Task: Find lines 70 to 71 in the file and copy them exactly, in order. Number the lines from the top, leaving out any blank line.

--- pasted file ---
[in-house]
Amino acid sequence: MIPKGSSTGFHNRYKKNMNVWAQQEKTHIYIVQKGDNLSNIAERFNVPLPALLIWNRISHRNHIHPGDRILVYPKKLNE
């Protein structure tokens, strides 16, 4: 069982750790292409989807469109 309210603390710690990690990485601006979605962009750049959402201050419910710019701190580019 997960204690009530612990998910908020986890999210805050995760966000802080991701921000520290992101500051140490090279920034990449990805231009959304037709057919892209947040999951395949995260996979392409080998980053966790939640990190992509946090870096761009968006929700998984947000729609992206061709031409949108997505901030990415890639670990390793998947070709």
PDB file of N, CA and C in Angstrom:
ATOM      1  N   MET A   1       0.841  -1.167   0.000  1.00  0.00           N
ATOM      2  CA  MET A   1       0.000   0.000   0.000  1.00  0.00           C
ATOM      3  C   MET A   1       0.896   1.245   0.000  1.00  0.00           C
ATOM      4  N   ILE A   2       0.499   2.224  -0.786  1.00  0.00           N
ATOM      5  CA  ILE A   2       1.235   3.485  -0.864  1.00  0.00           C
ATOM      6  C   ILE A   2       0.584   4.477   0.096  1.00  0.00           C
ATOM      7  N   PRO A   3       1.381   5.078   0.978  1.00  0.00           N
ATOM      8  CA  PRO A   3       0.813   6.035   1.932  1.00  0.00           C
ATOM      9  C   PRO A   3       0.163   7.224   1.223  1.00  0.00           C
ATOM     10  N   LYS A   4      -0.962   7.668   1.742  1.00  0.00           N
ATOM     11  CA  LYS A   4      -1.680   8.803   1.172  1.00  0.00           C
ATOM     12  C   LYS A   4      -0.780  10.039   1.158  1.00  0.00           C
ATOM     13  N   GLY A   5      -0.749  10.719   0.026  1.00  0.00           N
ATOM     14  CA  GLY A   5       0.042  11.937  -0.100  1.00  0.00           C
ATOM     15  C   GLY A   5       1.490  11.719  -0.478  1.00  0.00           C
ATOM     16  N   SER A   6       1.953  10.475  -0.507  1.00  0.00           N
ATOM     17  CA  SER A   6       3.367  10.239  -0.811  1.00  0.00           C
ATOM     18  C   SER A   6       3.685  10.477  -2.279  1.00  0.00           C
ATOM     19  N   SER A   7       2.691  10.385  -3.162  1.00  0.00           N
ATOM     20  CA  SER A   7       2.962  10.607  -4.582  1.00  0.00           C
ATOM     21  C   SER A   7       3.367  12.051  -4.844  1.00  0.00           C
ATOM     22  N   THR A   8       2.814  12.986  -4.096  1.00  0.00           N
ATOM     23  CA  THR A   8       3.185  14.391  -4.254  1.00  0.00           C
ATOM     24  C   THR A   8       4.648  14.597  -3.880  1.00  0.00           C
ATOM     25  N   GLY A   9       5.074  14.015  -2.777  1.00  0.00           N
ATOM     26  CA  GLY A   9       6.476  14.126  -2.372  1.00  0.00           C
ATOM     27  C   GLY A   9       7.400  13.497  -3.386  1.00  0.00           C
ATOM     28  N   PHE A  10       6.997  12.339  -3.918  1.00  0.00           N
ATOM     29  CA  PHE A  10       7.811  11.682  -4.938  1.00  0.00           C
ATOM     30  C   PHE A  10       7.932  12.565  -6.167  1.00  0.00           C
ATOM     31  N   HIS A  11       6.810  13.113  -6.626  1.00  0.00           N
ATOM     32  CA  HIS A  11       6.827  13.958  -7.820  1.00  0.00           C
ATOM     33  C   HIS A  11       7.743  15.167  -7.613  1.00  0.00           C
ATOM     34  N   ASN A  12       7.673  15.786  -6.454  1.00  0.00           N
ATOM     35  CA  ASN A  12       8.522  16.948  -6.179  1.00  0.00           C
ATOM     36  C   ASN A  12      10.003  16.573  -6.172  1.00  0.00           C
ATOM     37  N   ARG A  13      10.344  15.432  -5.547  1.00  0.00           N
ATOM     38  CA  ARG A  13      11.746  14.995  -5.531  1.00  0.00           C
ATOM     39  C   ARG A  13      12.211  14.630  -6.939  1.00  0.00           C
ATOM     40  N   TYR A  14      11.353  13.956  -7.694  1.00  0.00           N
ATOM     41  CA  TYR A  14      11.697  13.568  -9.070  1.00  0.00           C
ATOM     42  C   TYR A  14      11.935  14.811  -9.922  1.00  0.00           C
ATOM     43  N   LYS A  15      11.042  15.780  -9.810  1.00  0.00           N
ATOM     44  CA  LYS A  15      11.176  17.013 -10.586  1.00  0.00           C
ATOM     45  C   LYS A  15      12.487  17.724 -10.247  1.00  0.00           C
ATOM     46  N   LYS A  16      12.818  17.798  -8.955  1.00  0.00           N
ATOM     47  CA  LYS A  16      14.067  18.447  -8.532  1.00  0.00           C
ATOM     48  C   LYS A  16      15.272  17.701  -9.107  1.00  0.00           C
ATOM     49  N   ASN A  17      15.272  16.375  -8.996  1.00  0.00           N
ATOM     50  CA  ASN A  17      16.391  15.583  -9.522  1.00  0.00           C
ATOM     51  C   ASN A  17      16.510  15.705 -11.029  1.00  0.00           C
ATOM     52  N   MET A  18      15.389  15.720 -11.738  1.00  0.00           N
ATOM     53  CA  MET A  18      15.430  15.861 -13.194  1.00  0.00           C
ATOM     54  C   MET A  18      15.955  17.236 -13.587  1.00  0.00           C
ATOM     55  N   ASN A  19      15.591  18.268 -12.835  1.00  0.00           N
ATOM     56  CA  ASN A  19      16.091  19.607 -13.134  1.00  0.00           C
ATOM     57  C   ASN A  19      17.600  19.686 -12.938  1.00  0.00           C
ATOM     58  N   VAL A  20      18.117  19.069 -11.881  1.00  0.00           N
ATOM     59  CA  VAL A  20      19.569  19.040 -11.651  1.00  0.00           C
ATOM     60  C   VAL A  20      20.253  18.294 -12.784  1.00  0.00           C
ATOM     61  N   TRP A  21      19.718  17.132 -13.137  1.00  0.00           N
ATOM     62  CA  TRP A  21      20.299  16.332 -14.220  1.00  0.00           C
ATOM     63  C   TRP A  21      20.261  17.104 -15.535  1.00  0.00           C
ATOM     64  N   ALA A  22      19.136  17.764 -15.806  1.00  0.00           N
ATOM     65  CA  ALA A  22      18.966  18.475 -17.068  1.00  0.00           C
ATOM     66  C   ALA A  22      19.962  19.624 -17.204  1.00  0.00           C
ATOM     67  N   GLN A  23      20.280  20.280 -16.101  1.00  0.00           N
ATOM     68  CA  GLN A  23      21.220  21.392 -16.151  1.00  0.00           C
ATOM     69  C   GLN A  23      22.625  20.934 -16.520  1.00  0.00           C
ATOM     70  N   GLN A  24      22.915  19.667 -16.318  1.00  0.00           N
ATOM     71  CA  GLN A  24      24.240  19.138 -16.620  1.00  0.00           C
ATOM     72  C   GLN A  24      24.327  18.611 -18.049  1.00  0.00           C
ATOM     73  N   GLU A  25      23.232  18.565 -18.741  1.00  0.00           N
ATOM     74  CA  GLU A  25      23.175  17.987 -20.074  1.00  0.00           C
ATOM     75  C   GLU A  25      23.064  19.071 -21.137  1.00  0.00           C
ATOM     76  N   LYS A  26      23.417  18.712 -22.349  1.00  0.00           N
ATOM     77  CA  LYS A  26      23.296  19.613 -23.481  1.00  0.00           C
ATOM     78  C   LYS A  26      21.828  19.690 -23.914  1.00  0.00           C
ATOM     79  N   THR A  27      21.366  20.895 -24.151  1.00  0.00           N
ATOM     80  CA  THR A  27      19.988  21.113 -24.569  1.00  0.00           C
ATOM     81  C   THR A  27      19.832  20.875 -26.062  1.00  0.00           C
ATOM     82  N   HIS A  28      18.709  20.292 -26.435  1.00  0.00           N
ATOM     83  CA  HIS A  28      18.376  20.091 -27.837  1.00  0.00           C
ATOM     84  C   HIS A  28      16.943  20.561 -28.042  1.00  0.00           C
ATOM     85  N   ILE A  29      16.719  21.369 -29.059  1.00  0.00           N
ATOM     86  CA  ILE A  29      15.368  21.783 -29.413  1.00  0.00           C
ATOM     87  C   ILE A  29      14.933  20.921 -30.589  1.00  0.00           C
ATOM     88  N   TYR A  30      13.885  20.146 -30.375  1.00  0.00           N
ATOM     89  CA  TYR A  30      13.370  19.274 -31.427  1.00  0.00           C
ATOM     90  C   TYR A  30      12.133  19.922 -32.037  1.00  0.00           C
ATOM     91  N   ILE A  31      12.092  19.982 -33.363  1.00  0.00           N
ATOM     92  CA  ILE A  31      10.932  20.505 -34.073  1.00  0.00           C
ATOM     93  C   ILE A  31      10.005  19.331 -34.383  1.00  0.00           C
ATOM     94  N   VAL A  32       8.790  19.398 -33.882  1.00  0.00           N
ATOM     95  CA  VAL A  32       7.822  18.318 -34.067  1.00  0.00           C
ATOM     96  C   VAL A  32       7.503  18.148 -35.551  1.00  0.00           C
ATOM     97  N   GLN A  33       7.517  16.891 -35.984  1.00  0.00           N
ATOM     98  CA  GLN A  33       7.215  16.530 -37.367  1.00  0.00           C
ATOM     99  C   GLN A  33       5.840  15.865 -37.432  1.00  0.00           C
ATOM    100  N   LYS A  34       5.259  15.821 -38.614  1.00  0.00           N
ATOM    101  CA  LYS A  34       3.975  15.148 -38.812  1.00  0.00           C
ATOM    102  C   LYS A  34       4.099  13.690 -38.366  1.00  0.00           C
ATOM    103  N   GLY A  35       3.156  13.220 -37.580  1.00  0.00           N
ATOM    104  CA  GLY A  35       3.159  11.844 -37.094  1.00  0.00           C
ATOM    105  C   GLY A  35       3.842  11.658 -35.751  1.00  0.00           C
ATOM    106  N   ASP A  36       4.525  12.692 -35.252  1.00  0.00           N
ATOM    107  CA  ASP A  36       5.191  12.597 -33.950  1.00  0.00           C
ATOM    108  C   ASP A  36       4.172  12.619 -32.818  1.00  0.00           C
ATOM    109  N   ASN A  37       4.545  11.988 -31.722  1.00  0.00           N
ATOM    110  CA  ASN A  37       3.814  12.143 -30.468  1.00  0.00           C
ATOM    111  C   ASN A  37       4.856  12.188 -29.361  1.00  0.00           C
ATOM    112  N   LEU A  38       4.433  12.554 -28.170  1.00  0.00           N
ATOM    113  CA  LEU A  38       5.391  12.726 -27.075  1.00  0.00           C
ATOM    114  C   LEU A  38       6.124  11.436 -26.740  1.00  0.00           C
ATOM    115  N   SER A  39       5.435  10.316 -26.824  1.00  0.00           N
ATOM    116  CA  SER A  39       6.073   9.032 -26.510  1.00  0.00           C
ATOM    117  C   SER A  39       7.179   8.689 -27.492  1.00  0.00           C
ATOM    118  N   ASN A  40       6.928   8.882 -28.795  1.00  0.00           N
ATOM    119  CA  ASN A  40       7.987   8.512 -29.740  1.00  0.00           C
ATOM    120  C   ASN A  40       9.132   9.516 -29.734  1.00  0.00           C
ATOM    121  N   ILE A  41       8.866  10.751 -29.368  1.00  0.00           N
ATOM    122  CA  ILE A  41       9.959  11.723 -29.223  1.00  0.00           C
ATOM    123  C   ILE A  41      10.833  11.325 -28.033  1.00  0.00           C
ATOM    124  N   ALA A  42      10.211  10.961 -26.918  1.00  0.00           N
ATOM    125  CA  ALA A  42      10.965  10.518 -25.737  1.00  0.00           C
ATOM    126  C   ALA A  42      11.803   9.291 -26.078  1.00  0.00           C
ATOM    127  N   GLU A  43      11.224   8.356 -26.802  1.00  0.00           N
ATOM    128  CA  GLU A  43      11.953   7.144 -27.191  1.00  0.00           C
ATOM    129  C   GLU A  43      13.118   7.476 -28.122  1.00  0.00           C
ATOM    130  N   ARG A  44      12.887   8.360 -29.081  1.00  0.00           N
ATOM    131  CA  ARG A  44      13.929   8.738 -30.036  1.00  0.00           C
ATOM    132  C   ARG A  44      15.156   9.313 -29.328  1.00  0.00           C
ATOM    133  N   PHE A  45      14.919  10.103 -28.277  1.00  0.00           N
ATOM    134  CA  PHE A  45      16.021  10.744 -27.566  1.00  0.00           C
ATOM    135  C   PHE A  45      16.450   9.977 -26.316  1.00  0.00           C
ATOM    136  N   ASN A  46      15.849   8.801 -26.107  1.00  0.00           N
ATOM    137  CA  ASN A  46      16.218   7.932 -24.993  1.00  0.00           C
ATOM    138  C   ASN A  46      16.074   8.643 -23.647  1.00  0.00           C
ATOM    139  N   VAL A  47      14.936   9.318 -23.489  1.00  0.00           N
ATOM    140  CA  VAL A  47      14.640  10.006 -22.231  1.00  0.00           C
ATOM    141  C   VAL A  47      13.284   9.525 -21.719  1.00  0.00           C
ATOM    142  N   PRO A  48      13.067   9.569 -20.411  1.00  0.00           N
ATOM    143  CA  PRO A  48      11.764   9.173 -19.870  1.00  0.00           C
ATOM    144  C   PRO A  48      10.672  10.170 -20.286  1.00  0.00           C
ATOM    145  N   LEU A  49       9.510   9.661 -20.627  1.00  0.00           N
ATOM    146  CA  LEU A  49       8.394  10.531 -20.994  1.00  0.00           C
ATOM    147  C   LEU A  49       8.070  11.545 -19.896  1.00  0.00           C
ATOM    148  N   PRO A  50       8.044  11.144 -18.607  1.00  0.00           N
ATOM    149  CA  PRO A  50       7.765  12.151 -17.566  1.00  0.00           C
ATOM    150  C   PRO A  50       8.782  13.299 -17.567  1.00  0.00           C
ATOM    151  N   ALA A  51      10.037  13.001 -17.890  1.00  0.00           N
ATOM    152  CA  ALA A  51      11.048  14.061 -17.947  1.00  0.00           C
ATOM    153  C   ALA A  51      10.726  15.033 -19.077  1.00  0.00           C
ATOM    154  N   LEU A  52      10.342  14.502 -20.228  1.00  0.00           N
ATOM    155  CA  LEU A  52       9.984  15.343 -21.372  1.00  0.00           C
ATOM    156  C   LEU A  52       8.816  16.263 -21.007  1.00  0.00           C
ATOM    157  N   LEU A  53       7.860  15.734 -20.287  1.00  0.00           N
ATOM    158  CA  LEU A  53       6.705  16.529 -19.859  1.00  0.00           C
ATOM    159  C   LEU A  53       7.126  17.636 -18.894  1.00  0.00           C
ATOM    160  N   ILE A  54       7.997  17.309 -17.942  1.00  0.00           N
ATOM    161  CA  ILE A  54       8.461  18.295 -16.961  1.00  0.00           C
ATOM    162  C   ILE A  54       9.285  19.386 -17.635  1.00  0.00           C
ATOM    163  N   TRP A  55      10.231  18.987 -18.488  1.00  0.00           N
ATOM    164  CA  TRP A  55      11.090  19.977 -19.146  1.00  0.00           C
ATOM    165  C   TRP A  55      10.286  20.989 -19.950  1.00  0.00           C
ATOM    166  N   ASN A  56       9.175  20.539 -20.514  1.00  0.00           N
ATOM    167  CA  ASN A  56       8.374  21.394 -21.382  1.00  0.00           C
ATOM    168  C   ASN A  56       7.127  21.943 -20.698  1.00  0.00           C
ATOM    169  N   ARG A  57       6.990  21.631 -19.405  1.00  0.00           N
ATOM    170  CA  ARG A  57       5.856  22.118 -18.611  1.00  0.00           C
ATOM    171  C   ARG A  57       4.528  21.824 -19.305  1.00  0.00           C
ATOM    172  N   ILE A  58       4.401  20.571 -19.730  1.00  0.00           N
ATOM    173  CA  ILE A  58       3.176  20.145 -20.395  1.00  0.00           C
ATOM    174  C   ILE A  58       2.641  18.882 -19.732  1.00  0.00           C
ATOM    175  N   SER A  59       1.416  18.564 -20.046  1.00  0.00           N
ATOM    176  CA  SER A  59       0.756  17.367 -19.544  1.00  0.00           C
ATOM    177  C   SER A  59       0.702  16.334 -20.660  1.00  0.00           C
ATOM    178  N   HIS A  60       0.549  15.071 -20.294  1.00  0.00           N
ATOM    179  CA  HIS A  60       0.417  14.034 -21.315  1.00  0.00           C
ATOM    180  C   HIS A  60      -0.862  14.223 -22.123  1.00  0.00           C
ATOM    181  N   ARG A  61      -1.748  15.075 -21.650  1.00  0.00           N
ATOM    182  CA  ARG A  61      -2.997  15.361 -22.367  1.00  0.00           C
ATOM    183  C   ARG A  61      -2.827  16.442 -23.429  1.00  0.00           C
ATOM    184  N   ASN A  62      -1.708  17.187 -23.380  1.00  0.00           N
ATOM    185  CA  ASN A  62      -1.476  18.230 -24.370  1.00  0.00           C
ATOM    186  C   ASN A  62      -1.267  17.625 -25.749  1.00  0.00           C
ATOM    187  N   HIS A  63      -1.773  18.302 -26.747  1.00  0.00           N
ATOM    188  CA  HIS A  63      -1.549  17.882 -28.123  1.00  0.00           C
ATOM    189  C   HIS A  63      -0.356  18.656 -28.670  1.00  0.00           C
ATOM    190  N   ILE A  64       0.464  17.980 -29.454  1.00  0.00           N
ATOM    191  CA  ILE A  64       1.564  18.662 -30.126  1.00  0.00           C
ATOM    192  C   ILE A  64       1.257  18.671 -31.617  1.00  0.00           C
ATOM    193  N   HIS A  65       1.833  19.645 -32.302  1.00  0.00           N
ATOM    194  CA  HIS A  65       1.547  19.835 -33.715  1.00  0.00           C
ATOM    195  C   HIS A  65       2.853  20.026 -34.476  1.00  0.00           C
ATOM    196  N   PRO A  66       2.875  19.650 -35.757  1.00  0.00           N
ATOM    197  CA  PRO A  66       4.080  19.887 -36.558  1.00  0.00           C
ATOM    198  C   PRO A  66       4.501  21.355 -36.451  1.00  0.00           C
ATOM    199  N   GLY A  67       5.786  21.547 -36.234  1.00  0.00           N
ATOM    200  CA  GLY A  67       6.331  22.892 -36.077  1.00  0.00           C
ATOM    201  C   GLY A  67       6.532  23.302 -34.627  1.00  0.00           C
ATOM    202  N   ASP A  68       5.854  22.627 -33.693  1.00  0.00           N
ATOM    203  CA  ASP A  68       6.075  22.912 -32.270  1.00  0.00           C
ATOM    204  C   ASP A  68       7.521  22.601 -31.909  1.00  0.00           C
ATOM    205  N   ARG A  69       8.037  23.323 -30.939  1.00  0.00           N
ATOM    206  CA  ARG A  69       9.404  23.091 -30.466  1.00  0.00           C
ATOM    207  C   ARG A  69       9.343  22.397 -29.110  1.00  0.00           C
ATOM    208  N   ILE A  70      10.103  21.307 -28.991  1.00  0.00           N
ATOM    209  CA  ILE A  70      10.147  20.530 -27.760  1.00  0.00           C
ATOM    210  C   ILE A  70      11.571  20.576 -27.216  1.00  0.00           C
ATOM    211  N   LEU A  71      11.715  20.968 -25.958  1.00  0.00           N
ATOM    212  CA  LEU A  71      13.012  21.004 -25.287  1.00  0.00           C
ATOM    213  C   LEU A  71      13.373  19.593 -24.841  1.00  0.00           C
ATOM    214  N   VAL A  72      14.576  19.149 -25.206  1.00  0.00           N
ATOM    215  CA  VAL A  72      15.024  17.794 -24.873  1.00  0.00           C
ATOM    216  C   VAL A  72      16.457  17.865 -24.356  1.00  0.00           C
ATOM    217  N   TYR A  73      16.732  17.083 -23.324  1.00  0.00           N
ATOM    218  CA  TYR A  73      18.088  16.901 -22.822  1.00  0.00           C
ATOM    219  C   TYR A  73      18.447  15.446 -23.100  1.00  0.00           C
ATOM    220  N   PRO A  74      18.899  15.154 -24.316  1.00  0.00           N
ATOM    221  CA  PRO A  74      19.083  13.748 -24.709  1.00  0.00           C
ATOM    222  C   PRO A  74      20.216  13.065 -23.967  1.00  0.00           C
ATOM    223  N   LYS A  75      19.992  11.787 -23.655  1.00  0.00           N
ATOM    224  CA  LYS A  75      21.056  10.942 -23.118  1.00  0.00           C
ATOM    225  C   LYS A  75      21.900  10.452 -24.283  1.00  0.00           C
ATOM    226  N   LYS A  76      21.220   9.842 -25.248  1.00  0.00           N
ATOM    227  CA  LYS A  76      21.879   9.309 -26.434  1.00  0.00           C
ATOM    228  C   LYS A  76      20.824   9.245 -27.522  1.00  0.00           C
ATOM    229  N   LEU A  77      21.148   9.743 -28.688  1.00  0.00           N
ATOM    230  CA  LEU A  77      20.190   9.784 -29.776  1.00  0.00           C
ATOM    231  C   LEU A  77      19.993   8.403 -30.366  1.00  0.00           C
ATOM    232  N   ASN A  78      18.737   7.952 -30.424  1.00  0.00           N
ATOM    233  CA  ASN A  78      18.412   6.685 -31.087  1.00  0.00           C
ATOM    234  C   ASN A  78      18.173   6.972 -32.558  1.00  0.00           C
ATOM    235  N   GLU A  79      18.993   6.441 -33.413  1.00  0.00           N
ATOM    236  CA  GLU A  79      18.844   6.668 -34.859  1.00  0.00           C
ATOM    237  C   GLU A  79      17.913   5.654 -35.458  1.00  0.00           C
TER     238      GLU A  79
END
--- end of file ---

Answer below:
ATOM     66  C   ALA A  22      19.962  19.624 -17.204  1.00  0.00           C
ATOM     67  N   GLN A  23      20.280  20.280 -16.101  1.00  0.00           N